Embarrassing Bodies Cancer Special: Review
Julie no longer sees herself in the mirror, just an outline of a woman who is no longer attractive. Since her double mastectomy she has been, in her own words, “left with hideous scarring.” Without her breasts she no longer feels feminine, suffers intense discomfort and is unable to clearly define her own identity.
She tried prosthetic breasts, she explains, blushing self-consciously, but went swimming once and only realised that she was missing one when another swimmer spotted it floating in the middle of the pool.
No matter how much we value our own hard-won identity and what we consider to be ourselves, it is the normality of actions which we can participate in that determines whether or not that individuality is chosen for us or by us. That might be conceiving a child, retaining a gender specific silhouette or merely leading a life without being constantly within prudent distance of a hospital.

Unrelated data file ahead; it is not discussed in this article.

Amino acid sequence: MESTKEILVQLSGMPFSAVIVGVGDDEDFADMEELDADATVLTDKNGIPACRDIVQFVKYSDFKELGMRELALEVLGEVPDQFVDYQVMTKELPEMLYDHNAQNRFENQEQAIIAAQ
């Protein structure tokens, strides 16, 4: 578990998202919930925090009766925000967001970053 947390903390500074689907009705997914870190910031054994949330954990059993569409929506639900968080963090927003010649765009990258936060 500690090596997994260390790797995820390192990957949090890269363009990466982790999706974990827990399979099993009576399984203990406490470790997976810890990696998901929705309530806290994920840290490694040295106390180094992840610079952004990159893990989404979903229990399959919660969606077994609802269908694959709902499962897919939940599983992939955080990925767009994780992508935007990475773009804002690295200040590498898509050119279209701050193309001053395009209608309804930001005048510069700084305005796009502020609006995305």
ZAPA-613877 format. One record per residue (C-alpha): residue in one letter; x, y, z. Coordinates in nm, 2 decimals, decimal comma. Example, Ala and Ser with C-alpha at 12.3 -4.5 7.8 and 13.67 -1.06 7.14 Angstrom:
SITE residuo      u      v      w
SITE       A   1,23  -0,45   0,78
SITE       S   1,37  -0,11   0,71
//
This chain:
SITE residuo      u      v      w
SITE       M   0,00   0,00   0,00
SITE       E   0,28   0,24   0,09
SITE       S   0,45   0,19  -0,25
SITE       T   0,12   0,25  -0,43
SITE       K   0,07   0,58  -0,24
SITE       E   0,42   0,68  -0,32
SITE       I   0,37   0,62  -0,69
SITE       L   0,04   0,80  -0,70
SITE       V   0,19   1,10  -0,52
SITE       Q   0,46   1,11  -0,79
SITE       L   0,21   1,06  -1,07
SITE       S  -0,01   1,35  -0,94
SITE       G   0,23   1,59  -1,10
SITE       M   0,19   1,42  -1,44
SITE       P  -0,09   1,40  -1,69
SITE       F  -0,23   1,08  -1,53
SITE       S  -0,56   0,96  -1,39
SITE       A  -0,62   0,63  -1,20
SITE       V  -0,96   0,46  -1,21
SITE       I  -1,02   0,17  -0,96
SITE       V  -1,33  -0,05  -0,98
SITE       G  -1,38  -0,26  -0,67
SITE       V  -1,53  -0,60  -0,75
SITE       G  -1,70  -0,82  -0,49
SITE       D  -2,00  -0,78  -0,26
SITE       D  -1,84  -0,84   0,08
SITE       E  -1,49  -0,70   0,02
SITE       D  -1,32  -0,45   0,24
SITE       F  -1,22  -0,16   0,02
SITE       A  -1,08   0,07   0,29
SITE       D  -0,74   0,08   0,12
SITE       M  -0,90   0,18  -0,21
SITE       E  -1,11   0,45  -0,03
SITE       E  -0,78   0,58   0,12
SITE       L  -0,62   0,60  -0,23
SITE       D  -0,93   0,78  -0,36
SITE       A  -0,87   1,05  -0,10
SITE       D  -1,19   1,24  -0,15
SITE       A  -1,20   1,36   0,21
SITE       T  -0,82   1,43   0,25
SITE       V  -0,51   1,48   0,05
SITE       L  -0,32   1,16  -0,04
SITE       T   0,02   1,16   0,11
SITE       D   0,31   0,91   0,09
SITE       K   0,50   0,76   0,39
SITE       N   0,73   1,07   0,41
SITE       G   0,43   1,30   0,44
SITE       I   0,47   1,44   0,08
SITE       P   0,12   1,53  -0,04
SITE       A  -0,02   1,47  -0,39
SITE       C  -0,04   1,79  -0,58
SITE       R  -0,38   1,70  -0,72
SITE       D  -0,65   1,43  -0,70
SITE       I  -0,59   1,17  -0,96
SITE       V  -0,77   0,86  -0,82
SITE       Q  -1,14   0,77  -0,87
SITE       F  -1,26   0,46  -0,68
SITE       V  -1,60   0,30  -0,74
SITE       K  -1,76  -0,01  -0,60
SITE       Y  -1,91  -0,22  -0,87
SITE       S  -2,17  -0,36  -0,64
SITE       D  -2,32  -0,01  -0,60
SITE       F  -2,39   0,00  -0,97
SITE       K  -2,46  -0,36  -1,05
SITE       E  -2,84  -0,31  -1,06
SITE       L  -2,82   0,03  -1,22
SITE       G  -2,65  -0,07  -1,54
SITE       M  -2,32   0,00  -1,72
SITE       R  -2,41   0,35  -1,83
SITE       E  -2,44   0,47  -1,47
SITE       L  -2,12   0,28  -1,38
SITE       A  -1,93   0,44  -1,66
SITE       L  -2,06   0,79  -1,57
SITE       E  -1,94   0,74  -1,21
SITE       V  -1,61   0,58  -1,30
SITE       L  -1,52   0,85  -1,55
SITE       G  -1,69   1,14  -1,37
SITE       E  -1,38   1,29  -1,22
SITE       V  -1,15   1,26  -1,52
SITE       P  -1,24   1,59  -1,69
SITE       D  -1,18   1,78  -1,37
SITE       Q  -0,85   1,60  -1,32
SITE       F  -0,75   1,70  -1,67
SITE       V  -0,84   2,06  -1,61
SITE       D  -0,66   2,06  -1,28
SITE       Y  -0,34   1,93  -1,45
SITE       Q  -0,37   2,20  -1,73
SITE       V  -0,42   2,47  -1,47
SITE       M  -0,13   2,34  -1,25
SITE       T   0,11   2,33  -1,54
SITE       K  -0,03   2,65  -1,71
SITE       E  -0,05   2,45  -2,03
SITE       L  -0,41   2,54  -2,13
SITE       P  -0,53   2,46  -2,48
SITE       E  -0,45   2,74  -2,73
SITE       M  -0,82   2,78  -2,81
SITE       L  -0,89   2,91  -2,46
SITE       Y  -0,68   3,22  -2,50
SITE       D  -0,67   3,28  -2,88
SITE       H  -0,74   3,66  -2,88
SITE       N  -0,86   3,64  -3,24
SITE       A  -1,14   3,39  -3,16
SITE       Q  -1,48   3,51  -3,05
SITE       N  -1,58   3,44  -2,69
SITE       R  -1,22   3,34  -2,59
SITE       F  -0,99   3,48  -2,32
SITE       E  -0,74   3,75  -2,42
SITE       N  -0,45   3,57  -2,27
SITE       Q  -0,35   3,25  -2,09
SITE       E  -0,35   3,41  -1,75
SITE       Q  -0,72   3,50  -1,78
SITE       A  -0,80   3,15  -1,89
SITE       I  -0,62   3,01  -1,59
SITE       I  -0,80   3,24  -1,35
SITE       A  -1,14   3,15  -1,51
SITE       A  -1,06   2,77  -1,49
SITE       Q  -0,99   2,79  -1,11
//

Breast cancer is the most common cancer in the UK; it affects approximately 50,000 people per year, more than attend a sold out football match at Anfield, yet it can isolate the sufferer regardless.
This Embarrassing Bodies special deals sensitively with an issue that will affect one in three of us during our lives. Beyond some of the facts and figures, it is unlikely to teach you anything that you aren’t already aware of, but for those people who usually watch the show for some low-engagement schadenfreude, it could well provide a necessary corrective.
To “raise awareness” is an easily-substitutable goal for other, more difficult objectives. However, since cancer survival is often measured merely by life existing five years after treatment, simply making people more aware of the warning signs could have excellent tangible results. The hypochondria, which I realised I had acquired midway through conducting a mammogram on my (non-existent, male) breasts, perhaps demonstrates its success.
Given how well the patients and the doctors and nurses who are caring for them come across on screen, it seems a shame that the appeal for greater funds was left to minor celebrities with cancer connections – but perhaps I am just Z-list averse.